The History Behind 7 Western Wedding Traditions
Although, in recent years, weddings have been breaking conventions, there are still many traditions that seem to have stood the test of time.
Whether it’s throwing rice at newlyweds or eating one-year-old wedding cake, there are some seemingly strange wedding traditions out there, so we’ve taken a look at the history behind them.
Women Proposing On A Leap Year
Although this tradition is no longer as prominent as women propose to their partners all the time, there once was a time where it was unheard of for a woman to propose to her partner. In later years, however, a tradition formed that women were able to propose marriage, but only on a leap year.
This has been said to have its origins in Irish folklore, where, in the fifth century, an Irish nun called St. Bridget proposed to St. Patrick on February 29th. He did turn her down but, to make up for it, he granted that women would, for the rest of time, be allowed to propose to men on a leap year.
“You may now kiss the bride.”
Photo credit: Hannah Dougal Art & Photography
Way back when, it was often assumed that the bride and groom had never kissed before their wedding ceremony and, in Roman times, a kiss was a legal bond which sealed contracts. However, as much as “you may now kiss the bride” is used in many, many wedding ceremonies, it is not traditionally part of religious ceremonies.
Getting Down On One Knee
Despite lowering yourself to one knee when proposing seeming a little bit unnatural, its origins make a lot of sense and it dates all the way back to medieval times. Knights would go down to one knee to display loyalty, obedience, and respect to their lord, so making the same gesture to their significant other when proposing marriage seemed like the natural way to display their love and loyalty.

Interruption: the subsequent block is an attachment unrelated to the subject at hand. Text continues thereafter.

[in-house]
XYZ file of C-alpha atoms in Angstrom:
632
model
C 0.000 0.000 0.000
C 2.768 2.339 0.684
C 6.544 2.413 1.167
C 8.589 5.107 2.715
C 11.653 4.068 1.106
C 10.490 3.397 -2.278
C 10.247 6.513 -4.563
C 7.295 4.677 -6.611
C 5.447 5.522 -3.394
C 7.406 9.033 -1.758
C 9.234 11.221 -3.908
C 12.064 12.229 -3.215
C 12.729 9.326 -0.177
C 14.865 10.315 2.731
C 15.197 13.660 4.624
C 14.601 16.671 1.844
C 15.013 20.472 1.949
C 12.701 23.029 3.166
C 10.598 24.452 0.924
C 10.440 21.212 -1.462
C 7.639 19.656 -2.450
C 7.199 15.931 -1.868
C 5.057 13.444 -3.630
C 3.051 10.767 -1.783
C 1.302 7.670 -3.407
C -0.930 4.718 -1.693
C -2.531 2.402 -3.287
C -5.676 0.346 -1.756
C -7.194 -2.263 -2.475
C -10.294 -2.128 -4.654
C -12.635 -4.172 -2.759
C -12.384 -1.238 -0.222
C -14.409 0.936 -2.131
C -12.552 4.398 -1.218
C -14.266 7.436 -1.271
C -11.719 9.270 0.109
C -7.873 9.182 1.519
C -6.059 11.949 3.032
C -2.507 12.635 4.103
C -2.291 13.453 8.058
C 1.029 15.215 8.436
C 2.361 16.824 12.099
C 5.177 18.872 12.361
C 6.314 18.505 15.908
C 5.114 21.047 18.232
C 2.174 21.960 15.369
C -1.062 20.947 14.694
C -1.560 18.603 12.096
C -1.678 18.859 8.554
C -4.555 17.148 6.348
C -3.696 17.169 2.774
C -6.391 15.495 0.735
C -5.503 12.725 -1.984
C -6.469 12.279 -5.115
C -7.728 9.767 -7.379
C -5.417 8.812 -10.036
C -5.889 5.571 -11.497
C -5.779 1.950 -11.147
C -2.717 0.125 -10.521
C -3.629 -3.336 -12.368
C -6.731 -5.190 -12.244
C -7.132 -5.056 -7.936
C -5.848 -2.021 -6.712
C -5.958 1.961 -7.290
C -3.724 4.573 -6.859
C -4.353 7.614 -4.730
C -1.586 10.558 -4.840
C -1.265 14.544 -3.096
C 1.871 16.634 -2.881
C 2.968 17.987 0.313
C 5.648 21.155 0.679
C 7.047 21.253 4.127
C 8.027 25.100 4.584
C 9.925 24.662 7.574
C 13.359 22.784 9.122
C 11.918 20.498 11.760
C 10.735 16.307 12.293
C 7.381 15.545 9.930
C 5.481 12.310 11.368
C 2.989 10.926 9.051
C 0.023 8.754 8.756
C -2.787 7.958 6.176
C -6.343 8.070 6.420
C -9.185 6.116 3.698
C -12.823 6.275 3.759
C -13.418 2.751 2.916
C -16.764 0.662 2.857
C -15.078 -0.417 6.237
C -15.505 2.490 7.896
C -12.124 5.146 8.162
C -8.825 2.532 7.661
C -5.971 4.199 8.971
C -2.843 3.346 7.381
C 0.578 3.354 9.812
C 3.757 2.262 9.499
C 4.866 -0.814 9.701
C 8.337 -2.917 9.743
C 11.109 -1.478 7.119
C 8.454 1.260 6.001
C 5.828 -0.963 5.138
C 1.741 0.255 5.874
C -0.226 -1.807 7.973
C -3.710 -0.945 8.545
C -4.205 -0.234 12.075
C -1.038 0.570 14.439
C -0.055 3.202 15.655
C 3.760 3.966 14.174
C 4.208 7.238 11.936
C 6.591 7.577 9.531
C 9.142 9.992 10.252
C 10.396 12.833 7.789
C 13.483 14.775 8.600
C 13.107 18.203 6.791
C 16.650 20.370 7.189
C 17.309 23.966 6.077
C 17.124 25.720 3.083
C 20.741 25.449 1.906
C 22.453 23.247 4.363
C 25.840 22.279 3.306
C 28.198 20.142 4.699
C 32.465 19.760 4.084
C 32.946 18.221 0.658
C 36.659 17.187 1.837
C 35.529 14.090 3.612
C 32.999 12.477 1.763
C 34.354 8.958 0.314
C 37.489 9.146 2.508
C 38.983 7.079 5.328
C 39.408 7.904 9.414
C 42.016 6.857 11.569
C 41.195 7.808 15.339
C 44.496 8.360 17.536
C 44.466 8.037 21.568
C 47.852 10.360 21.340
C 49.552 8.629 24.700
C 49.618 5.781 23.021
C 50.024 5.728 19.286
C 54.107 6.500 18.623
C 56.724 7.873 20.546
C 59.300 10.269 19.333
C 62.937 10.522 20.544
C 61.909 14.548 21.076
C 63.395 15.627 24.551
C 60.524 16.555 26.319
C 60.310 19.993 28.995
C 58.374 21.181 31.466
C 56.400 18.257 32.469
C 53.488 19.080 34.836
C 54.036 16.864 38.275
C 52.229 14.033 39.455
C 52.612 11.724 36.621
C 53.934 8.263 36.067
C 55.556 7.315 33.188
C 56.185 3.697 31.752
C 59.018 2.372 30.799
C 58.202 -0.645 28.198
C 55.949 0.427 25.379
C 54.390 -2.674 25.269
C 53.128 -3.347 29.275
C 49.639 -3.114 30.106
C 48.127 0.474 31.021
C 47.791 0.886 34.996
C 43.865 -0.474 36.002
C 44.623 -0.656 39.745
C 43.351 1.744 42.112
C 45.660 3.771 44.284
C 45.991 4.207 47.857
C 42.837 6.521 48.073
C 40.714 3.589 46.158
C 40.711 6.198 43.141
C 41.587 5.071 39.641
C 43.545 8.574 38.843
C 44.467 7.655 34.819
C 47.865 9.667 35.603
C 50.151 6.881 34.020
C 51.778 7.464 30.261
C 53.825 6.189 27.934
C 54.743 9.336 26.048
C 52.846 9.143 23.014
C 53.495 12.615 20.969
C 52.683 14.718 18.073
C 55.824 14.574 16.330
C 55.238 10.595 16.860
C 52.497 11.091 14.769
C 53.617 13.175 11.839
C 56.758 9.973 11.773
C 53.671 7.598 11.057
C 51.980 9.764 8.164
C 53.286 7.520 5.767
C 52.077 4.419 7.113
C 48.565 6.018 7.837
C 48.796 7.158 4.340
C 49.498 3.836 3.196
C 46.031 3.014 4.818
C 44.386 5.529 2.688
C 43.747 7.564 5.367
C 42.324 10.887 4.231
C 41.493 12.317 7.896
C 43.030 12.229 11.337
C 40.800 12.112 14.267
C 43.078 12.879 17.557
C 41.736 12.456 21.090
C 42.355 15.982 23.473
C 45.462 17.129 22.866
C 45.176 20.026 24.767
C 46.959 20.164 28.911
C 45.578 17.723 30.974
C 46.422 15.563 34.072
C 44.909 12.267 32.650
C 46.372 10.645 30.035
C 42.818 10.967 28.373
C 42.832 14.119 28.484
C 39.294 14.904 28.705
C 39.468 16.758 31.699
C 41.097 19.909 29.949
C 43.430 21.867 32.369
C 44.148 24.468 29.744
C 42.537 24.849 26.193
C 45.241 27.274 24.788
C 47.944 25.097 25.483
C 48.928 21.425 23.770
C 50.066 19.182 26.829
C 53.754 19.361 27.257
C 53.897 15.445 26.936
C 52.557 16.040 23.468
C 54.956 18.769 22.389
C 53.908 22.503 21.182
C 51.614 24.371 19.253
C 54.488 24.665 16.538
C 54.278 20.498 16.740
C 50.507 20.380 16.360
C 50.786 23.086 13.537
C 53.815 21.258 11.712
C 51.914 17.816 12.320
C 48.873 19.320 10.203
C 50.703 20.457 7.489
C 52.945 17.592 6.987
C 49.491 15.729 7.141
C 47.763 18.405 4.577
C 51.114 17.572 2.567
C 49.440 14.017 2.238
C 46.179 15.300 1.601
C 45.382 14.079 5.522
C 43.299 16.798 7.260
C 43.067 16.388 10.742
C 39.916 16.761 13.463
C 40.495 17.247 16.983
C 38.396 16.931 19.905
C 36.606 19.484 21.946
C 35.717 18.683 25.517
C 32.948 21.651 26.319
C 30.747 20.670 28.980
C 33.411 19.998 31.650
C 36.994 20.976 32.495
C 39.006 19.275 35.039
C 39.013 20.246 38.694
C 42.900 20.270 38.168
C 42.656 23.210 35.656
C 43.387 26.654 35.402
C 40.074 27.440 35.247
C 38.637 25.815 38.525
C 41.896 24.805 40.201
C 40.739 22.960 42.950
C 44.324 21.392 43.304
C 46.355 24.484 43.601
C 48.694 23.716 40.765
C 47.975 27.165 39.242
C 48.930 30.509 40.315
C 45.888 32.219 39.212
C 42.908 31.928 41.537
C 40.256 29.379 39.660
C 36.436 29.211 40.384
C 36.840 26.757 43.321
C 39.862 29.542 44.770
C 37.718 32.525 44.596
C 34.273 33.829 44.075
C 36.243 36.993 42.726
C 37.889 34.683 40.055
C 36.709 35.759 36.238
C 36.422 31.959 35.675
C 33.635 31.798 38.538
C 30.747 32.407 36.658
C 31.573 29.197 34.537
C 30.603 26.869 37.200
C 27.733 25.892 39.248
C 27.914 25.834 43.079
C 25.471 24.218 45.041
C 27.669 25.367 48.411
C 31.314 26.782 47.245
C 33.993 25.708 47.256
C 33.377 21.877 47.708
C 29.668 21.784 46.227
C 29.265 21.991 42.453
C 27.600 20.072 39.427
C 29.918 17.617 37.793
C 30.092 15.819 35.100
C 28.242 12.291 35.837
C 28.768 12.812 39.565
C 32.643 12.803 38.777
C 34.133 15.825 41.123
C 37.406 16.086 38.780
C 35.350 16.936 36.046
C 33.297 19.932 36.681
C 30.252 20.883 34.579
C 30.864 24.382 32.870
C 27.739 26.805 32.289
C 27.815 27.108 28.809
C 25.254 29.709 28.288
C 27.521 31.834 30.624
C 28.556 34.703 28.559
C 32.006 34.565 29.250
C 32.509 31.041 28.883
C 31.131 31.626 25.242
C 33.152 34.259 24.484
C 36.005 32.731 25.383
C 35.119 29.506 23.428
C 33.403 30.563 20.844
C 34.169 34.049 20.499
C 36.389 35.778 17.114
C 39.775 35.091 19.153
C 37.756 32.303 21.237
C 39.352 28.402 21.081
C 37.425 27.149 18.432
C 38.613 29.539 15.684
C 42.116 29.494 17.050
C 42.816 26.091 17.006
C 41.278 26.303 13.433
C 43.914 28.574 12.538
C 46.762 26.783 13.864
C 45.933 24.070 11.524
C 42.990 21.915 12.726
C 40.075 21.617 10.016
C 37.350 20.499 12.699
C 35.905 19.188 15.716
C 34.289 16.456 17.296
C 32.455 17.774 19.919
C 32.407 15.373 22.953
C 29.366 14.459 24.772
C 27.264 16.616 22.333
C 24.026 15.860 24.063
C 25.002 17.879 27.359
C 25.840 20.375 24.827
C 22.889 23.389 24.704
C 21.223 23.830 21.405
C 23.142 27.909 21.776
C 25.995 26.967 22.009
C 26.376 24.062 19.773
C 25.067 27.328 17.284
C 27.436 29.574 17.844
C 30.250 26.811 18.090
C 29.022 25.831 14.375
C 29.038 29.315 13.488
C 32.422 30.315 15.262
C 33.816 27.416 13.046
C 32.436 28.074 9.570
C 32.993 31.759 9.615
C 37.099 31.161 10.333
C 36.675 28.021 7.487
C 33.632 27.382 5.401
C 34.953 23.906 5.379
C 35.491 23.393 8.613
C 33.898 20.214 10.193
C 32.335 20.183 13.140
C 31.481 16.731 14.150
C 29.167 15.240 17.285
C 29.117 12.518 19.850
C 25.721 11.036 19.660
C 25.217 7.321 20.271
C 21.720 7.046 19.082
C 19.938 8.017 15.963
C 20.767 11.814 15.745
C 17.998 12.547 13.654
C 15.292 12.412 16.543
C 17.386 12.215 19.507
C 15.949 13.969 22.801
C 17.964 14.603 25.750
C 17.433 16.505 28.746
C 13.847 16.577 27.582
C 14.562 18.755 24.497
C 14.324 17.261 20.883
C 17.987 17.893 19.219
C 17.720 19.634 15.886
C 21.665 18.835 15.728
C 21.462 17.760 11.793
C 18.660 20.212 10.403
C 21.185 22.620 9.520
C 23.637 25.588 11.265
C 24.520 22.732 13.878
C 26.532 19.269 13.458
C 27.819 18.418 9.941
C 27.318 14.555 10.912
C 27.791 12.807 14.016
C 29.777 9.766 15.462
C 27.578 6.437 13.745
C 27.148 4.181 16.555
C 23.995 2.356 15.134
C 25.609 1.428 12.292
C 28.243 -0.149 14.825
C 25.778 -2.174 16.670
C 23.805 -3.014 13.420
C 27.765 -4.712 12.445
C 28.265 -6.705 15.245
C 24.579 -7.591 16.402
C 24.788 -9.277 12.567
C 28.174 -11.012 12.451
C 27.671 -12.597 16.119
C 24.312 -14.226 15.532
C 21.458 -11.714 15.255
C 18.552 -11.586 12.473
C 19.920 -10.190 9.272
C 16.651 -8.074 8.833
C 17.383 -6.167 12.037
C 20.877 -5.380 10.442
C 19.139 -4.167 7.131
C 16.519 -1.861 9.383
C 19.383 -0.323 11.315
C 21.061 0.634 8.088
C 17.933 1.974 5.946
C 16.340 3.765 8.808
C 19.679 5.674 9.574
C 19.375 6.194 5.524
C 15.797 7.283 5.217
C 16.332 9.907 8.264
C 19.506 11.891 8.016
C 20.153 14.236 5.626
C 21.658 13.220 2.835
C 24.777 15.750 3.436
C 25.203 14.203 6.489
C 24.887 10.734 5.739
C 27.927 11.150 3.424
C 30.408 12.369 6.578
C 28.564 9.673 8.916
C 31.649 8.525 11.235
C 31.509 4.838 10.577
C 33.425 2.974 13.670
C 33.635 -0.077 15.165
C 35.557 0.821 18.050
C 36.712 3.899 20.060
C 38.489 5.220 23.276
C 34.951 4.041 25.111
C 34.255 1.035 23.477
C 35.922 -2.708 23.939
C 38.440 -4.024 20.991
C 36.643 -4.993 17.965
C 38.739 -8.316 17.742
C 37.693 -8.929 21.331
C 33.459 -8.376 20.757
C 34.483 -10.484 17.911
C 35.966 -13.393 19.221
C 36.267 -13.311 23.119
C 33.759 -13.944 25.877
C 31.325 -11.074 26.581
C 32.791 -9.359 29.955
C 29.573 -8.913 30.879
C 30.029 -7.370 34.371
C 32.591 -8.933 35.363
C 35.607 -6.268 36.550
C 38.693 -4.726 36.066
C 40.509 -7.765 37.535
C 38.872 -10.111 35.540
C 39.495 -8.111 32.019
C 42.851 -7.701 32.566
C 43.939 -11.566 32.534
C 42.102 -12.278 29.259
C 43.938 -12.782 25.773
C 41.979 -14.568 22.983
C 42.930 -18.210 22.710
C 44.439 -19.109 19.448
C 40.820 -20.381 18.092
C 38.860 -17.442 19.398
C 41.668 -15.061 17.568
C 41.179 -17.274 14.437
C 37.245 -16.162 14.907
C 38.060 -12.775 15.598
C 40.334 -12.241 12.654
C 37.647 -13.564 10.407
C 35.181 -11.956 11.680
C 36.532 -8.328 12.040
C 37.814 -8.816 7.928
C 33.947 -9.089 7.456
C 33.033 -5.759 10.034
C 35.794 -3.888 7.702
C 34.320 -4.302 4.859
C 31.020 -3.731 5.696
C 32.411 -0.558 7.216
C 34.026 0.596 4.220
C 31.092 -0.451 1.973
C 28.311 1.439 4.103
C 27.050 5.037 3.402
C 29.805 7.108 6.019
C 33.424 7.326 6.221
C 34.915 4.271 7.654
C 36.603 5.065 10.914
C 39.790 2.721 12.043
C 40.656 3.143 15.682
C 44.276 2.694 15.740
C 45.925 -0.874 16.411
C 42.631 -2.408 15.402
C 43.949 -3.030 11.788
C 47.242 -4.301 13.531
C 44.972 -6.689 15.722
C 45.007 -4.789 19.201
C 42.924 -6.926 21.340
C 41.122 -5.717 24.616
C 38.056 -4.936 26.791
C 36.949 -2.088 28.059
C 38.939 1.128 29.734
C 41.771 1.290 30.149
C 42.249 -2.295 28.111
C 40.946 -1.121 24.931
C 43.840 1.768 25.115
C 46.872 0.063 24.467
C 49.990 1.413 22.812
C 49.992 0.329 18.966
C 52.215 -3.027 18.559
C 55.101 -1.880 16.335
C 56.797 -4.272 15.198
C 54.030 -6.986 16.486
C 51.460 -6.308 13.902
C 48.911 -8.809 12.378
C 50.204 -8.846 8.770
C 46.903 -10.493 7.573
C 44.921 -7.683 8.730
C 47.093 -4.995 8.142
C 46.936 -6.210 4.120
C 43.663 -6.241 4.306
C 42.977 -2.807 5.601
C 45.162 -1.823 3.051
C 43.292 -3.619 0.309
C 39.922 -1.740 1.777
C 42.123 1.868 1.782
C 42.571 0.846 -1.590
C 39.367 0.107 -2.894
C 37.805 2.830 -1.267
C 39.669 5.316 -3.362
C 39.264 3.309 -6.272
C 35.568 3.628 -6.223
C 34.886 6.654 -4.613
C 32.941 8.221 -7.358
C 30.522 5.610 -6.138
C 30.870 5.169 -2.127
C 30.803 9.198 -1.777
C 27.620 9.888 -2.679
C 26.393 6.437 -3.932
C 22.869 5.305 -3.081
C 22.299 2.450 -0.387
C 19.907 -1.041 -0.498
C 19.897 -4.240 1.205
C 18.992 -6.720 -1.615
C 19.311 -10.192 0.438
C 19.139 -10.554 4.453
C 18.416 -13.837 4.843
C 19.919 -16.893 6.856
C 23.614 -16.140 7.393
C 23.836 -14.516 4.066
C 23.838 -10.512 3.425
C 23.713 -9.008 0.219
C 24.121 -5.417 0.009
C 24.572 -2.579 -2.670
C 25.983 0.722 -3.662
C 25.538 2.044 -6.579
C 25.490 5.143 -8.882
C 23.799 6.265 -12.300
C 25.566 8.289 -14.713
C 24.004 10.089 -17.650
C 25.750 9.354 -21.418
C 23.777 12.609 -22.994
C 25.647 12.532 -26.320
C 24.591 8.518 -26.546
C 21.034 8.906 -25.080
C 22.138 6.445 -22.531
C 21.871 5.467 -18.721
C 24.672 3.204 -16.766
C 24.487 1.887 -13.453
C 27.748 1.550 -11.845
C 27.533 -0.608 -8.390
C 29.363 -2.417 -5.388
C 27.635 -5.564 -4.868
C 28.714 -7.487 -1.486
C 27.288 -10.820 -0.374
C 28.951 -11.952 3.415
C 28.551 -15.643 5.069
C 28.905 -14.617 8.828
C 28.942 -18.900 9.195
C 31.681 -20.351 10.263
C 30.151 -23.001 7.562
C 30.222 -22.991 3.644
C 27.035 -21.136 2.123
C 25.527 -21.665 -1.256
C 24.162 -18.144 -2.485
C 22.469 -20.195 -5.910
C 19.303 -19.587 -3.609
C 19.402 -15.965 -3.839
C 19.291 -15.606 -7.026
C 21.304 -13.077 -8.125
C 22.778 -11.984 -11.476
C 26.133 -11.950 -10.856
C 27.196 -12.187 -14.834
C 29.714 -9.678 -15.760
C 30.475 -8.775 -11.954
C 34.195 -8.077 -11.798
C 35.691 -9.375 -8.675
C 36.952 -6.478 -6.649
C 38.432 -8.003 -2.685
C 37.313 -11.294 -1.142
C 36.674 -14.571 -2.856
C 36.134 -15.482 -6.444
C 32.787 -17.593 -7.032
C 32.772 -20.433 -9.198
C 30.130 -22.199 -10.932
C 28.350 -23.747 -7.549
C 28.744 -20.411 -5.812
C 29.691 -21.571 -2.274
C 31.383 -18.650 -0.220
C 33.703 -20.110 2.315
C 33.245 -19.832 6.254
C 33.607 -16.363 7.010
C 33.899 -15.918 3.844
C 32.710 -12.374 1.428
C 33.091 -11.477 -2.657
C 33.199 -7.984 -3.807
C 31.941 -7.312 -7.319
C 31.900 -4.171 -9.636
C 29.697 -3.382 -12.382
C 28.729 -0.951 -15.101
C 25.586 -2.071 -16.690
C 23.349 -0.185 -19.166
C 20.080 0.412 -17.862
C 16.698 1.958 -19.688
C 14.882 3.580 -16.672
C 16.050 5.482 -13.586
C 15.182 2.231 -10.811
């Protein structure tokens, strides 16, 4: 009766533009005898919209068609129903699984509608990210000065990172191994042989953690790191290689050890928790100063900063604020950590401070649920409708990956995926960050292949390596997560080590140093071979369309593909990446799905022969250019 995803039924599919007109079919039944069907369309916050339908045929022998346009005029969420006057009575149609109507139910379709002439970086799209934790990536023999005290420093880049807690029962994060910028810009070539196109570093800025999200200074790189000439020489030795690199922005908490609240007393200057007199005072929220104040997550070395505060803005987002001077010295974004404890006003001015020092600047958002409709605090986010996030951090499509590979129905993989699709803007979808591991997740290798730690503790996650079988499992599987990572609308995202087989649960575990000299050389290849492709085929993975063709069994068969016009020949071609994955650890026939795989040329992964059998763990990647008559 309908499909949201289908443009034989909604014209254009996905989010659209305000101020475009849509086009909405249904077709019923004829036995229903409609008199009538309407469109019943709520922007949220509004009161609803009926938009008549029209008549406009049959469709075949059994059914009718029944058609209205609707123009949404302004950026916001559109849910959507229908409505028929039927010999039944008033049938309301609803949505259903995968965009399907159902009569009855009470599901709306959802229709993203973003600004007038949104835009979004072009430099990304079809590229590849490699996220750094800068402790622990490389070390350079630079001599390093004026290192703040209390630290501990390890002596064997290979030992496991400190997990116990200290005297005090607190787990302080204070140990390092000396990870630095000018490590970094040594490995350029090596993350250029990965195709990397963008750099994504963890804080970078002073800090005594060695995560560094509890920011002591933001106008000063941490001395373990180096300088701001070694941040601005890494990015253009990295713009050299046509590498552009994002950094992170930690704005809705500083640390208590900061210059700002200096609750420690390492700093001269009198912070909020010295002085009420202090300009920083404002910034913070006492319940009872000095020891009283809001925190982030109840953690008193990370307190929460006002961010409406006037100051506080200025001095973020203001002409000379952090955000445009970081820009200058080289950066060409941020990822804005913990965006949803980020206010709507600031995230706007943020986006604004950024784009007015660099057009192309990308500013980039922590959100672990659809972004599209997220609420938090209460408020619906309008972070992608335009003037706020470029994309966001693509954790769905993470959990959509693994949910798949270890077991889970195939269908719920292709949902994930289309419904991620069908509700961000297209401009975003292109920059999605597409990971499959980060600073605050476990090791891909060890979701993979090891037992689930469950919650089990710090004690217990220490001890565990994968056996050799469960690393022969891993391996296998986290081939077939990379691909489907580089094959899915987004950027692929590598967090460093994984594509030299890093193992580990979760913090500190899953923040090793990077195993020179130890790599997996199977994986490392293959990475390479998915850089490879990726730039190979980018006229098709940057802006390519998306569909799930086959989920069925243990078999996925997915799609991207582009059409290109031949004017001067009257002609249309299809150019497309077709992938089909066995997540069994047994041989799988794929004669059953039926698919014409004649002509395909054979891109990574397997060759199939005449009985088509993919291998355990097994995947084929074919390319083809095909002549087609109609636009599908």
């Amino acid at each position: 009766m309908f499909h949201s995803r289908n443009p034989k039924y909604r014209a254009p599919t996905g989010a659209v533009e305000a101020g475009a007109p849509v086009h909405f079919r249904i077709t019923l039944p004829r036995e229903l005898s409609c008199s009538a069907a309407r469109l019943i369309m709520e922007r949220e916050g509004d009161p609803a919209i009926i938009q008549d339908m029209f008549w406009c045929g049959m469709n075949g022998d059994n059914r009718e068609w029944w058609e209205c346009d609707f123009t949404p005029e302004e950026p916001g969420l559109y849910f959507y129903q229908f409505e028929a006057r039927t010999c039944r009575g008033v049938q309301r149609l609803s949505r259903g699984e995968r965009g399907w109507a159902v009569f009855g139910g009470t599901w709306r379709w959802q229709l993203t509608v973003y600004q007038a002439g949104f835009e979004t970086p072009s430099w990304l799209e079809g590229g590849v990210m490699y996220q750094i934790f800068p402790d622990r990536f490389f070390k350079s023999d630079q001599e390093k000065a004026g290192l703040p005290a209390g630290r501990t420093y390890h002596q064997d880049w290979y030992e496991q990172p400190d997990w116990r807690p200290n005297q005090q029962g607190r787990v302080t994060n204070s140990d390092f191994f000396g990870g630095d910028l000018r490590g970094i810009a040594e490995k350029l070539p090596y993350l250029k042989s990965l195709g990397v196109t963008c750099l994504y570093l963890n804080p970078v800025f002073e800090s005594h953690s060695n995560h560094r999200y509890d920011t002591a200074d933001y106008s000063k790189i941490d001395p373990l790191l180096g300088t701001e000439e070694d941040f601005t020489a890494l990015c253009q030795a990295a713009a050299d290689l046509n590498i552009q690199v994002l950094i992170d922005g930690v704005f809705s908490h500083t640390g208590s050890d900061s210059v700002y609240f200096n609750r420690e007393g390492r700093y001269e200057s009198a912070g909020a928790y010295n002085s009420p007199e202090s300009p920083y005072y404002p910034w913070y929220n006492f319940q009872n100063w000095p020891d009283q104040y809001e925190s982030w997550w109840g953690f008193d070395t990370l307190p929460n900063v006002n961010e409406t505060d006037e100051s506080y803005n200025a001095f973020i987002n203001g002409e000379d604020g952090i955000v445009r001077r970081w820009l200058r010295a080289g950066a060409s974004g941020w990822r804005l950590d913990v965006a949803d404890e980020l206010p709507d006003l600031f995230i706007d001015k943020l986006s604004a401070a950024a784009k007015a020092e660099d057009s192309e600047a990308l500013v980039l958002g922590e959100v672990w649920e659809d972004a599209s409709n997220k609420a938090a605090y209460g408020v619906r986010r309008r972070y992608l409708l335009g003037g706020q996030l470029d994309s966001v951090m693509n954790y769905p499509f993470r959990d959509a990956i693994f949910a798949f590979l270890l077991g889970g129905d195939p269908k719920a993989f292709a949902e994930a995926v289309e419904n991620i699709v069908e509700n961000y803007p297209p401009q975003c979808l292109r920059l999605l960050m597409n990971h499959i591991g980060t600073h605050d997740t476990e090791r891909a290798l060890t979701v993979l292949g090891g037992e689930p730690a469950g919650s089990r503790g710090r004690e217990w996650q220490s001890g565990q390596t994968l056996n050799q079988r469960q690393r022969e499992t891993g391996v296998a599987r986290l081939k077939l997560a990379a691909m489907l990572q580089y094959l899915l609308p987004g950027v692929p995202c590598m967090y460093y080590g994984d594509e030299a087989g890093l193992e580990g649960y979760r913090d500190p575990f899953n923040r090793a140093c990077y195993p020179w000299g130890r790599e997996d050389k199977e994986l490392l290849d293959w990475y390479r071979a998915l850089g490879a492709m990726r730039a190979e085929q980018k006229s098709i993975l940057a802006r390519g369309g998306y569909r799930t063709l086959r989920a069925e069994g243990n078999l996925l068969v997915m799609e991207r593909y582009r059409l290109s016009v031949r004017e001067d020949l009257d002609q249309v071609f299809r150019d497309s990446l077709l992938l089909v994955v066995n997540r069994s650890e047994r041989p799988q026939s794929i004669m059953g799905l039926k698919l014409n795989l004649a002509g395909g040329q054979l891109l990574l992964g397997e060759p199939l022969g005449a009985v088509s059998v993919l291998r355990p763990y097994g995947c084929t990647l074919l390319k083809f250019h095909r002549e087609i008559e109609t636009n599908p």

Traditionally, wedding guests would shower the newlyweds with rice after the wedding ceremony. This practice can be dated back to the ancient Romans as it was believed that the throwing of rice symbolised rain which, in turn, symbolised strong fertility, prosperity, and good fortune.
In recent times, however, rice throwing at weddings has been dampened by the (now proven to be false) rumours that birds would be harmed by eating the remains. It’s because of this rumour that it’s now common to see the married couple showered with bubbles or confetti after the ceremony instead.
The Bride Carrying A Bouquet
Photo credit: Beth Cole Photography
As pretty as bridal bouquets are, they have a slightly more sinister origin. This tradition comes from ancient times where women would often be seen carrying bunches of garlic, spices, and herbs with the intention of warding off evil spirits. The contents of a bride’s bouquet would have different meanings, too. For example, lilies symbolise purity and orange blossoms symbolise happiness and fertility.
Saving The Wedding Cake For A Year Later
It may seem a little bit strange that many couples will save the top tier or a few pieces of their wedding cake for their first wedding anniversary, but this tradition is still strong today. It is said to stem from the early 1900s where the newlyweds would save part of their wedding cake to be eaten at their first child’s Christening, as brides were expected to become pregnant within their first year of marriage.
Standing To The Left Of The Groom
Photo credit: Beth Cole Photography
It’s a tradition for brides to stand to the left of the groom during the wedding ceremony. This is because, in Anglo-Saxon England, grooms would hold the bride’s hand with their left hand during the vows, leaving their right hand free to draw their sword on anyone who tried to steal their soon-to-be wife during the ceremony.
Whichever traditions you may choose to incorporate or flout in your wedding, Holbrook Manor will be able to make your perfect day come to life. For more information on how we can host your wedding day, take a look here.